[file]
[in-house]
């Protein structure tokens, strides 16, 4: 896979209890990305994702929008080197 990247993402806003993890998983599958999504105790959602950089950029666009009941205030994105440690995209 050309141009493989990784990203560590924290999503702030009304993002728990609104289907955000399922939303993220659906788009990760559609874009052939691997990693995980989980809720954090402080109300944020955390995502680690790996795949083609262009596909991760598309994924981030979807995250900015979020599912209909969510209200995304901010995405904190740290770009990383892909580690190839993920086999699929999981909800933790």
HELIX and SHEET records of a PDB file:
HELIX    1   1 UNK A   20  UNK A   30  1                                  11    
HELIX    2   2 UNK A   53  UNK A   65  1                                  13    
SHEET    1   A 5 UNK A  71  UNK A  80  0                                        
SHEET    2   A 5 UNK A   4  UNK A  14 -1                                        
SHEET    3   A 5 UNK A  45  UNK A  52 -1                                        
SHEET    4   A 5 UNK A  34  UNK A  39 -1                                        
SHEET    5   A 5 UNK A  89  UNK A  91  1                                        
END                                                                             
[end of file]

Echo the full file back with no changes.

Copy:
[in-house]
């Protein structure tokens, strides 16, 4: 896979209890990305994702929008080197 990247993402806003993890998983599958999504105790959602950089950029666009009941205030994105440690995209 050309141009493989990784990203560590924290999503702030009304993002728990609104289907955000399922939303993220659906788009990760559609874009052939691997990693995980989980809720954090402080109300944020955390995502680690790996795949083609262009596909991760598309994924981030979807995250900015979020599912209909969510209200995304901010995405904190740290770009990383892909580690190839993920086999699929999981909800933790």
HELIX and SHEET records of a PDB file:
HELIX    1   1 UNK A   20  UNK A   30  1                                  11    
HELIX    2   2 UNK A   53  UNK A   65  1                                  13    
SHEET    1   A 5 UNK A  71  UNK A  80  0                                        
SHEET    2   A 5 UNK A   4  UNK A  14 -1                                        
SHEET    3   A 5 UNK A  45  UNK A  52 -1                                        
SHEET    4   A 5 UNK A  34  UNK A  39 -1                                        
SHEET    5   A 5 UNK A  89  UNK A  91  1                                        
END                                                                             